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Defending life
from conception to natural death


House of Lords rejects child's need for a father

25 January 2008

The House of Lords has rejected the requirement for consideration of a child's need for a father when offering IVF treatment. While debating the British government's Human Fertilisation and Embryology (HFE) bill, peers agreed, without a vote, to replace references in the HFE Act of 1990 to "the need of that child for a father" with "the need of that child for supportive parenting". [Evening Standard, 22 January]

On Tuesday last, the 35th anniversary of the US Supreme Court's Roe v. Wade decision, President Bush spoke in support of the March For Life in Washington. His comments on the court's decision were made during a reception for a contingent of the demonstrators and were broadcast to others later in the day. [Guardian, 22 January] Thousands of pro-life supporters listened to speeches in the National Mall before marching to the Supreme Court. Several dozen pro-abortionists held a counter rally. [Guardian, 23 January] The previous evening, Cardinal Rigali, chairman of the US bishops' Committee on Pro-Life Activities, preached at a Mass in the national shrine of the Immaculate Conception. In his homily he said that Roe v. Wade was incompatible with human dignity, and the immense task of replacing it with a culture of life required the contributions, however small, of every individual. The basilica was packed and concelebrants included 40 bishops. [CNS, 22 January]

The European Human Embryonic Stem Cell registry, sponsored by the European Commission and hosted in Germany, was launched last week. It gives general information about the origins and use of all available human embryonic stem-cell lines developed in Europe. [Nature, 23 January] A new opinion poll shows that the majority of Germans are opposed to using human embryos for research, and that this majority has increased since the development of methods to create pluripotent stem cells from adult tissue. In the same report, LifeSite relate that Karl Cardinal Lehmann, reputed as the leader of the German Catholic church's liberal/progressive wing, has spoken out against proposed relaxation of Germany's embryo experimentation laws. This is in contrast to the support for the proposals by his counterpart among Protestants, Wolfgang Huber. [LifeSite, 23 January]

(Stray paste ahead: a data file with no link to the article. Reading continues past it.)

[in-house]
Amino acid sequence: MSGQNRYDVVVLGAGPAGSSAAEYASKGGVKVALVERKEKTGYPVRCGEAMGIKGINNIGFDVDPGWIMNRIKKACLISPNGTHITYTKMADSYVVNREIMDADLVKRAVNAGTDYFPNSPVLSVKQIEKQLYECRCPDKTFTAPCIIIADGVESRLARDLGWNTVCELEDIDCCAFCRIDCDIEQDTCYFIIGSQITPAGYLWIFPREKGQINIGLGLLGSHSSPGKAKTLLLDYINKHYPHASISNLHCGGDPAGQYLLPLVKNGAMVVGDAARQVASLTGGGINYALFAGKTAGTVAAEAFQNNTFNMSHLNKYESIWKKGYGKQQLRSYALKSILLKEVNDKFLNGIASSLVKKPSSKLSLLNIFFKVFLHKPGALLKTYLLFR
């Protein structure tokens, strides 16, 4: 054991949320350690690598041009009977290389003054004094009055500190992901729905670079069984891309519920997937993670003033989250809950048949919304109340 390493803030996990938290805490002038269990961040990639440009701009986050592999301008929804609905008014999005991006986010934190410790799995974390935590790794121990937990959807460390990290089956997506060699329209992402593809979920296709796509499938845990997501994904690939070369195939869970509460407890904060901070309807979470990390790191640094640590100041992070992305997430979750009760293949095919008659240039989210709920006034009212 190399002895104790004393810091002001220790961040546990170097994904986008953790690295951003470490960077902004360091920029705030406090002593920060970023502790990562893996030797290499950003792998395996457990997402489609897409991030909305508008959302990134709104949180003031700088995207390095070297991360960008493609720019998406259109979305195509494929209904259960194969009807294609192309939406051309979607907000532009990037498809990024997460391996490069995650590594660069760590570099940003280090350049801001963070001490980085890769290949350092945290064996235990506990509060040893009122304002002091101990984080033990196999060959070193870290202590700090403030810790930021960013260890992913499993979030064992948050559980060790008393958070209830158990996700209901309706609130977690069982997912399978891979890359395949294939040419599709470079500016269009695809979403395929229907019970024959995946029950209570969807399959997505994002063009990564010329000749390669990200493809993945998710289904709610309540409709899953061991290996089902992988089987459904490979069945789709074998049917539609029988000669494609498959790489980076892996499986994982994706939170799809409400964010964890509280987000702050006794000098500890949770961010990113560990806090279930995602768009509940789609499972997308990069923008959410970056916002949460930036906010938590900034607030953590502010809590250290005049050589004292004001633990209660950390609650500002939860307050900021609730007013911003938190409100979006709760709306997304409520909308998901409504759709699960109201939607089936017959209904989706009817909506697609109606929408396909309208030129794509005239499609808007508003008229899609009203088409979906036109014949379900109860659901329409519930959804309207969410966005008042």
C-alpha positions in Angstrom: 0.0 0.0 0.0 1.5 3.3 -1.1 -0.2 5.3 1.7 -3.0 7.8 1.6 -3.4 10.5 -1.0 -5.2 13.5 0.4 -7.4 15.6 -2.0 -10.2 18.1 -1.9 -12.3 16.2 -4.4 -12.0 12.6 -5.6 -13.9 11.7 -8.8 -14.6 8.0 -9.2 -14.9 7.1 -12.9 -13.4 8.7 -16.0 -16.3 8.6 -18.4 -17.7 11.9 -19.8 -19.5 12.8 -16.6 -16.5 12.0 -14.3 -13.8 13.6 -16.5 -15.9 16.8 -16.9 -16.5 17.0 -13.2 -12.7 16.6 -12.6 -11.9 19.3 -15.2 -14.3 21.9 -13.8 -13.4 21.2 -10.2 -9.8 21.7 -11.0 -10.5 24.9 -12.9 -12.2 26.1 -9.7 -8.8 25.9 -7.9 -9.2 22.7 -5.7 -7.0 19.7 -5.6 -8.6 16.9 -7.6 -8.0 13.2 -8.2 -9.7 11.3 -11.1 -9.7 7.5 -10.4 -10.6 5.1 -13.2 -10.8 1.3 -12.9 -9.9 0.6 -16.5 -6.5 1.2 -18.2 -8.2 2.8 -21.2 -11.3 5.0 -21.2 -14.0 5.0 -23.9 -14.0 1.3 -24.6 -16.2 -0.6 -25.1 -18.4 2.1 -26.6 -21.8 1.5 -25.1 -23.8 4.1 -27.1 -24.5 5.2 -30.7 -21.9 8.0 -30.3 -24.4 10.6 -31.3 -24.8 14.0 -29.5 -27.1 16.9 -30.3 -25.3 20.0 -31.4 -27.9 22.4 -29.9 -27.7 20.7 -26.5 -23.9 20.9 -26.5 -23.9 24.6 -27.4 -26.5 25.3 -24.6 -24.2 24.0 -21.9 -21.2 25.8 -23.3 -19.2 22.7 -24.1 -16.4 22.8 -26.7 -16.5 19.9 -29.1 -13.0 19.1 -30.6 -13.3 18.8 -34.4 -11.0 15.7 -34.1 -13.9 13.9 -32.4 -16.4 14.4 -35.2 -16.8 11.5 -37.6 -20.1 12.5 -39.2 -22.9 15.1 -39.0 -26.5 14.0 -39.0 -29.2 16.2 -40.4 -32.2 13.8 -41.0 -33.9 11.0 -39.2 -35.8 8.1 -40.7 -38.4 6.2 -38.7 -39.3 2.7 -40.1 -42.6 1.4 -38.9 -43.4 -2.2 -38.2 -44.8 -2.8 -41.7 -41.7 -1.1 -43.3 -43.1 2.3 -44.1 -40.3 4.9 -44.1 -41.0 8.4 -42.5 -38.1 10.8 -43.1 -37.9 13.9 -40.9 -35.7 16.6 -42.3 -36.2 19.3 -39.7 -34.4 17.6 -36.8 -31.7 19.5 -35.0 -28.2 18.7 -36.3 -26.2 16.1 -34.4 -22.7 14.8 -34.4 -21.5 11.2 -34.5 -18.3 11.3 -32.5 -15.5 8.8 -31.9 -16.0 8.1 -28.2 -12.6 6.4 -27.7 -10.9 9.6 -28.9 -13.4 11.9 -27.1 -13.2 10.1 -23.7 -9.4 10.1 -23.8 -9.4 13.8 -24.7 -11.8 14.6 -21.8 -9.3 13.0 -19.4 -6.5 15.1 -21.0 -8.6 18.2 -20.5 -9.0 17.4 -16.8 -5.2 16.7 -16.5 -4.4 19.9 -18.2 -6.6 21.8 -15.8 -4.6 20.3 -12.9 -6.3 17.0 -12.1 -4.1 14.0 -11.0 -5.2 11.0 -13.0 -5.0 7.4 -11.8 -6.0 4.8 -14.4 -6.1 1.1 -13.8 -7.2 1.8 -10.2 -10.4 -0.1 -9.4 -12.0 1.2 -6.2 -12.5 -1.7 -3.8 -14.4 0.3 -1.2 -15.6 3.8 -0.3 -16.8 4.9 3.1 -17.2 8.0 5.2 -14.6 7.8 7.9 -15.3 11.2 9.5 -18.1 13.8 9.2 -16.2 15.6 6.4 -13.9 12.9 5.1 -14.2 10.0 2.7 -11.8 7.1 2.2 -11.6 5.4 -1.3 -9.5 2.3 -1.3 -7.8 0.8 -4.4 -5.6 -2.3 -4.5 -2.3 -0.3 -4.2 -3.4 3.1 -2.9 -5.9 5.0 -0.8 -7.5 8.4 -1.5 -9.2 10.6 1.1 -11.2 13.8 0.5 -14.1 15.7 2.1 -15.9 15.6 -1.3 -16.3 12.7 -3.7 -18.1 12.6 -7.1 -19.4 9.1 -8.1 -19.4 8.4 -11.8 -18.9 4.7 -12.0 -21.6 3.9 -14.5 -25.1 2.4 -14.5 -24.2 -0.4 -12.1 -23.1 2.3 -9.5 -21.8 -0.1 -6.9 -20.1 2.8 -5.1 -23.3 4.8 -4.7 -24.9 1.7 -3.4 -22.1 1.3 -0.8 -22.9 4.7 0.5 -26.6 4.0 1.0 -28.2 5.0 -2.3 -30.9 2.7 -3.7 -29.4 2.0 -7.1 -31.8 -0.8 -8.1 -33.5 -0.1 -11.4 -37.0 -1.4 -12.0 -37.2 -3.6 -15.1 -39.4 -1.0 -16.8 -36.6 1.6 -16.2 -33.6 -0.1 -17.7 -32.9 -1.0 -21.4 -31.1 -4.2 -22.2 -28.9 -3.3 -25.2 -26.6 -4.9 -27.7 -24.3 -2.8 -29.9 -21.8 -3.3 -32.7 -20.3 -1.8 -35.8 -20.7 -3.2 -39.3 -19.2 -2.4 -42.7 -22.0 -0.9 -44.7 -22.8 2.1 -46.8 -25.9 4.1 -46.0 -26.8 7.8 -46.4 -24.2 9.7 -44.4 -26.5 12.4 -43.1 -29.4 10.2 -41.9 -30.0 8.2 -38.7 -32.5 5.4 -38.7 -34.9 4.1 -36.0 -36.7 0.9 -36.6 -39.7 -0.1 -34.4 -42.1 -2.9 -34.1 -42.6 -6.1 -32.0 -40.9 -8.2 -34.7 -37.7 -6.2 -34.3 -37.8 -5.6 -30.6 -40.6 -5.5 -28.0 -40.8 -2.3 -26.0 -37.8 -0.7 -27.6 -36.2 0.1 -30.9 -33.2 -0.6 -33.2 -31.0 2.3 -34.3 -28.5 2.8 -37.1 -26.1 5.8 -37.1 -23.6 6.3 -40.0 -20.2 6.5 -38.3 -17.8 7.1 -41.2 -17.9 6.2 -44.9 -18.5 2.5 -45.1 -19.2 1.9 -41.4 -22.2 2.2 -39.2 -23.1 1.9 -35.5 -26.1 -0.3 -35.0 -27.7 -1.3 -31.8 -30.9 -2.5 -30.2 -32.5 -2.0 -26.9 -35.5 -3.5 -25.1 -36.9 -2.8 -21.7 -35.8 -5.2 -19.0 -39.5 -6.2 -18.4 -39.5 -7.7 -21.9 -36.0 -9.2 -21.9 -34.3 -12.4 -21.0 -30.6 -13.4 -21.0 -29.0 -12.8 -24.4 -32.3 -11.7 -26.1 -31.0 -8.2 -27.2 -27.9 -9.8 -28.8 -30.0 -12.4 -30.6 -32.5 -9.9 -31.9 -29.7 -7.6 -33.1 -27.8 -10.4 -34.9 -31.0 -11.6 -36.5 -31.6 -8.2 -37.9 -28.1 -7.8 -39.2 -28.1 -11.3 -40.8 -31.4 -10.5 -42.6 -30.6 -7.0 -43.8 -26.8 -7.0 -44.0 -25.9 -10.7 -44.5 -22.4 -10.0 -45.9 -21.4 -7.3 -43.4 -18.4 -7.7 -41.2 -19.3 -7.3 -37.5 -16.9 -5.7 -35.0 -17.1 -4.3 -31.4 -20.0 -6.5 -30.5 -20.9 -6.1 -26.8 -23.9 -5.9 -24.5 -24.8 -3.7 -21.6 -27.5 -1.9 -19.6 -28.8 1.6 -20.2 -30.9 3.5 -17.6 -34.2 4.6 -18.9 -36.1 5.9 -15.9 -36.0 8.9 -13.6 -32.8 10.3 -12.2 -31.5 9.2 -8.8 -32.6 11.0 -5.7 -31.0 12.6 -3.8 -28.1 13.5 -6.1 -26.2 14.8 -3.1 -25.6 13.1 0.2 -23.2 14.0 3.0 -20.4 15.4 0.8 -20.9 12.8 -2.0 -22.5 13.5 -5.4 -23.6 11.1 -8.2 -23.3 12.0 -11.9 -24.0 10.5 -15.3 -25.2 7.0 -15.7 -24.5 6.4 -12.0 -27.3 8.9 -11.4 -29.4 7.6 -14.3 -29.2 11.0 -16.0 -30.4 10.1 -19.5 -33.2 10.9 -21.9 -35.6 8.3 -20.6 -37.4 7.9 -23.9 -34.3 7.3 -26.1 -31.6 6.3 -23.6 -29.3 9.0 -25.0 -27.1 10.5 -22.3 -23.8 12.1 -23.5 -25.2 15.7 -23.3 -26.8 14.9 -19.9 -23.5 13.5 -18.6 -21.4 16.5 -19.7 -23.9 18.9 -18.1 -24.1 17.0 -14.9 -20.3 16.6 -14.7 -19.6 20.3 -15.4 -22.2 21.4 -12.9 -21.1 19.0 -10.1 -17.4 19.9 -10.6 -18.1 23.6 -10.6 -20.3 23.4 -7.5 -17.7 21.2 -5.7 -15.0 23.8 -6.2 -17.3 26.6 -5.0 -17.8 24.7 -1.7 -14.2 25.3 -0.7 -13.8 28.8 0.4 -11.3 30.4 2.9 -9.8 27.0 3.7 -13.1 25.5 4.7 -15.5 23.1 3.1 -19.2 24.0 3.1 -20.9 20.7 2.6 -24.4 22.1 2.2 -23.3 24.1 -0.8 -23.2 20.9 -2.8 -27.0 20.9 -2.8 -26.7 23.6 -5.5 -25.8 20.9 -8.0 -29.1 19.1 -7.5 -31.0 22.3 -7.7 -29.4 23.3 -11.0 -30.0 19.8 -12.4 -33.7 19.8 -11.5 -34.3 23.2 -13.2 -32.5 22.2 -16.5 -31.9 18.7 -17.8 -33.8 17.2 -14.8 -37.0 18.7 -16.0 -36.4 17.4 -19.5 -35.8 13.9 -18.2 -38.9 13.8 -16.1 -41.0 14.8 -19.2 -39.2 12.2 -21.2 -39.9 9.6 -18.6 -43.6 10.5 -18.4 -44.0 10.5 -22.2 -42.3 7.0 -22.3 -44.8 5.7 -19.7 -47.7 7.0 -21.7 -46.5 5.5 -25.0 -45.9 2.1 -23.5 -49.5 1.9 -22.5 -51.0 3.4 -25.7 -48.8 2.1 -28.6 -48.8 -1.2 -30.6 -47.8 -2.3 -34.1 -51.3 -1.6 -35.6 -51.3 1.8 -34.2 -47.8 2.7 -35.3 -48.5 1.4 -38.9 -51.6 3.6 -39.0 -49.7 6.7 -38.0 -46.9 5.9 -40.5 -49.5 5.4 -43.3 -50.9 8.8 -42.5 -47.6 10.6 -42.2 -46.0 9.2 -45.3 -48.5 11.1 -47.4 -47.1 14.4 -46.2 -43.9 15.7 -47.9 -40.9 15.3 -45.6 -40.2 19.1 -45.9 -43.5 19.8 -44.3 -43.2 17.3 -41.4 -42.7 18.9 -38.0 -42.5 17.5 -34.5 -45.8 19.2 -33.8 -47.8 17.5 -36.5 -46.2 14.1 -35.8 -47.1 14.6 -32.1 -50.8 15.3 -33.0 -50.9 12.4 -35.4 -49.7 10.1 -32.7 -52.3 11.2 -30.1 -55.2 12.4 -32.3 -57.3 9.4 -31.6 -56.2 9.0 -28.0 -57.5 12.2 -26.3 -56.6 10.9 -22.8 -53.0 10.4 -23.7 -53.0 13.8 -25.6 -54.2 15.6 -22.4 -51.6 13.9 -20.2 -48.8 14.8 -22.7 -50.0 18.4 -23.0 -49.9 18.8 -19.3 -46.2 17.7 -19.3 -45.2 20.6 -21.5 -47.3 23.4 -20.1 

The Human Tissue Authority in the UK has given approval for clinical trials of a new treatment involving injections of adult stem cells. Scientists at Bristol University and Bristol Royal Infirmary will inject stem cells derived from patients' own bone marrow into heart tissue damaged by severe heart attacks. The research is being headed by surgeon Raimondo Ascione. [Guardian, 23 January]

A group of UK academics with expertise in philosophy and bioethics has written a letter to The Times newspaper opposing the use of cells to create embryos for research without obtaining consent from the patient. Signatories include Dr Helen Watt, director of the Linacre Centre for Healthcare ethics. [Times, 24 January]

A science-historian has been appointed chairman of the Human Fertilisation and Embryology Authority in the UK. Professor Lisa Jardine is the centenary professor of renaissance studies at Queen Mary College, University of London, and will take up her new appointment on 1 April. By law, the HFEA must have a chairman who is not involved in IVF or embryo research. Professor Jardine's appointment follows a period of uncertainty and controversy around the authority's senior staff. [Times, 24 January]

The Missouri Supreme Court ruled that the state of Missouri must provide transport for inmates who want to have abortions. In 2005 the state had tried to end the practice of driving prisoners to abortion centres, and the Court over-ruled this in the case of a particular prisoner. The class-action on behalf of all imprisoned pregnant women was brought by the American Civil Liberties Union. [Guardian, 22 January]

The Portuguese Medical Association has defied government pressure to allow abortion, and re-elected Dr Pedro Nunes as president. Dr Nunes has pledged not to remove the ban on performing abortions from the association's ethical code, despite threats from the government, which last year de-criminalised all first trimester abortions. [LifeSite, 21 January] John Smeaton has commented on this in his blog, SPUC-Director on 23 January.

According to a BBC report, Sweden has the lowest infant mortality rate (for under-5-year-olds) in the world. It also has a low maternal mortality rate, of one death in 17,400 births. Medical reporter Fergus Walsh broadly applauds various aspects of Swedish social and medical maternity provision in comparison to the UK. [22 January]

Members of parliament will hand a petition to the British prime minister calling for universal pre-natal testing for an infection which can be fatal for unborn children. The petition is part of a campaign to end loss of babies' lives to group B streptococcus infection. The petition was drawn up by the Sussex-based organisation Group B Strep Support and the magazine, Pregnancy and Birth. [Mid Sussex Times, 22 January]

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